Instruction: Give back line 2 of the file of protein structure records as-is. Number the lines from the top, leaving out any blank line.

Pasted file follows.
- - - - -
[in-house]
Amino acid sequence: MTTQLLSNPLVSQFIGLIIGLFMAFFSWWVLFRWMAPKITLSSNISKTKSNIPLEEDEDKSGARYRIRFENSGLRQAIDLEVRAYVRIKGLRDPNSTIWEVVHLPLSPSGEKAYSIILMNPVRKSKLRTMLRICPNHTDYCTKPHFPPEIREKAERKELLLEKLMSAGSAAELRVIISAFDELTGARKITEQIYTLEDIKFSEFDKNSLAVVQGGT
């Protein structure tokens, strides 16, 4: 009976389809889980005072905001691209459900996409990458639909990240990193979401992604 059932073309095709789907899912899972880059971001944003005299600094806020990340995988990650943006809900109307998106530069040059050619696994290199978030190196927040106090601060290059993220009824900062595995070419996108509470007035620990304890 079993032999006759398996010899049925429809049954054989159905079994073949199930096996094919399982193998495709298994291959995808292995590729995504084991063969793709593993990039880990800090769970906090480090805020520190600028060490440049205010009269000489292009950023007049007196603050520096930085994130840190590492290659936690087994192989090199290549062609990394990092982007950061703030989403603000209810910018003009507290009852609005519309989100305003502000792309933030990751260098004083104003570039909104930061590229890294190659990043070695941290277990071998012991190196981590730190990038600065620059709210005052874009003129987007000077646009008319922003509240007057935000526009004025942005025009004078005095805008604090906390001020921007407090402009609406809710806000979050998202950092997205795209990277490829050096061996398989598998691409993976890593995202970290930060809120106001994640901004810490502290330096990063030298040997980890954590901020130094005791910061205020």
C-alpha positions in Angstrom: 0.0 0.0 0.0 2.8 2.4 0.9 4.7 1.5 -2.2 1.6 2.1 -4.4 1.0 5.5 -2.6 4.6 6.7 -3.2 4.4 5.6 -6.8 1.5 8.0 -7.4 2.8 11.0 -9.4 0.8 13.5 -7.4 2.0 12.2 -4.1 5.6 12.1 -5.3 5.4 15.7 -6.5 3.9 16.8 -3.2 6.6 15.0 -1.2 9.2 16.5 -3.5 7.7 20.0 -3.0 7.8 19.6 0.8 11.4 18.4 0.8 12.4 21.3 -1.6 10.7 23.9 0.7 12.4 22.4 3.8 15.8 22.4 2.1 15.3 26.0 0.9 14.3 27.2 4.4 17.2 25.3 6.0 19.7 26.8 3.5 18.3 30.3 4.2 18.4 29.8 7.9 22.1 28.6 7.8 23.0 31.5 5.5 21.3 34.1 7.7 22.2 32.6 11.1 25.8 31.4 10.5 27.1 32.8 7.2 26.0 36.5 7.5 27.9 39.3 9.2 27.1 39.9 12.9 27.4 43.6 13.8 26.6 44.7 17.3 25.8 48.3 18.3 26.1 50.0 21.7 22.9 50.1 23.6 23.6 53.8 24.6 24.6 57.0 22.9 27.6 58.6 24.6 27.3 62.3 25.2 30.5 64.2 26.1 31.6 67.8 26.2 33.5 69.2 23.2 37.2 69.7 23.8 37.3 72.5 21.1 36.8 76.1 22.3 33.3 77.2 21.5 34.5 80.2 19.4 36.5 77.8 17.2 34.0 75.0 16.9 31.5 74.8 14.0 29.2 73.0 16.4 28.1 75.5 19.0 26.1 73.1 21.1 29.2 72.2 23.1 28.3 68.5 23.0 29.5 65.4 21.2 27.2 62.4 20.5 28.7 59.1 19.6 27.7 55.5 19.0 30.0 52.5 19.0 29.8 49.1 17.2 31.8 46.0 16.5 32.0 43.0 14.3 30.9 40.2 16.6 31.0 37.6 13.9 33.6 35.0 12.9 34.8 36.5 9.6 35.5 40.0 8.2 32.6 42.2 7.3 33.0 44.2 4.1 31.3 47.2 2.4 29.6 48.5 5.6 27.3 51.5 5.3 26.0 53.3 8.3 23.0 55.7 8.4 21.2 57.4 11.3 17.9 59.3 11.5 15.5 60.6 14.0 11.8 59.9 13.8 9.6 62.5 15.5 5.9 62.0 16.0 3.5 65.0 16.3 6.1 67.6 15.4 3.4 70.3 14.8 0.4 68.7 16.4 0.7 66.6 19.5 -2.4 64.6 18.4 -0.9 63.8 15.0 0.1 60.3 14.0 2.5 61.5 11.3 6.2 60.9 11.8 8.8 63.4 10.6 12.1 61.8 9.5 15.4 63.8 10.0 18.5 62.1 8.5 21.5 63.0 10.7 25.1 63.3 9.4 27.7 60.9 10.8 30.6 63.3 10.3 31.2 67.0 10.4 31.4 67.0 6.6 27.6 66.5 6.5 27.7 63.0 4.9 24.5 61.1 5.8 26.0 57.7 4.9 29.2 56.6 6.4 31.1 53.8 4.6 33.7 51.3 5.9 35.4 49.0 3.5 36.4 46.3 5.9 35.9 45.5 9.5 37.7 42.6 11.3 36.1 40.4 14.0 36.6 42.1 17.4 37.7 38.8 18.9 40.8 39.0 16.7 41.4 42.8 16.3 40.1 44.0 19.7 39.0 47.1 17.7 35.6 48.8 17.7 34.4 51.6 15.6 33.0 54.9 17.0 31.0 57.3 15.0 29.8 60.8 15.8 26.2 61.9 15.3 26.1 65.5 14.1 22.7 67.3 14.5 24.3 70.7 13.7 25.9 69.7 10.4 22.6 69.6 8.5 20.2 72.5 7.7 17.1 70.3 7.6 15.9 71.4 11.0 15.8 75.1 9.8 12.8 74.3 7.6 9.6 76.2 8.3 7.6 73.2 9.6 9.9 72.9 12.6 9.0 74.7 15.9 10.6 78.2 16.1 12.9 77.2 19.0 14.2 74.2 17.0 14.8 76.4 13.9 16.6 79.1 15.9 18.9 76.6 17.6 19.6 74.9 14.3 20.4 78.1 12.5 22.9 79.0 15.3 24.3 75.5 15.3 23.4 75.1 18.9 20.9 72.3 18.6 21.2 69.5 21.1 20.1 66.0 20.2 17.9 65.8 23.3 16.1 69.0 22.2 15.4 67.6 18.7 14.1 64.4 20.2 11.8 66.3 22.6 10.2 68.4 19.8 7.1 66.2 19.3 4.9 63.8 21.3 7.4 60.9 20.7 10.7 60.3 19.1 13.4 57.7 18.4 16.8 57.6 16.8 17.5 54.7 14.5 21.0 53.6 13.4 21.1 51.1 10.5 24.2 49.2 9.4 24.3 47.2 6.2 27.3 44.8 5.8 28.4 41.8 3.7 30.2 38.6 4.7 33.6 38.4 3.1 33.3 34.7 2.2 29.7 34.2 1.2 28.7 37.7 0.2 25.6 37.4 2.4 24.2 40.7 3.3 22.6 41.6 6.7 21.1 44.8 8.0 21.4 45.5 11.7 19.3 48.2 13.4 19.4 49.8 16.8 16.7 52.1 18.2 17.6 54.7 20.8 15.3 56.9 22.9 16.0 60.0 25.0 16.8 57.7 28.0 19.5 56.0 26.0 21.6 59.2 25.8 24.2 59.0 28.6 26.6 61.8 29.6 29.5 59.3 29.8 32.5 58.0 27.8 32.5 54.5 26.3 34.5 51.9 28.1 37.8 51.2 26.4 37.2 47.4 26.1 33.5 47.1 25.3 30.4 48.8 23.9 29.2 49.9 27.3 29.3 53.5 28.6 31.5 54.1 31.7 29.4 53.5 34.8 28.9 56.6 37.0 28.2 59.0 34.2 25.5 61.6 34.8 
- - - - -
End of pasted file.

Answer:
Amino acid sequence: MTTQLLSNPLVSQFIGLIIGLFMAFFSWWVLFRWMAPKITLSSNISKTKSNIPLEEDEDKSGARYRIRFENSGLRQAIDLEVRAYVRIKGLRDPNSTIWEVVHLPLSPSGEKAYSIILMNPVRKSKLRTMLRICPNHTDYCTKPHFPPEIREKAERKELLLEKLMSAGSAAELRVIISAFDELTGARKITEQIYTLEDIKFSEFDKNSLAVVQGGT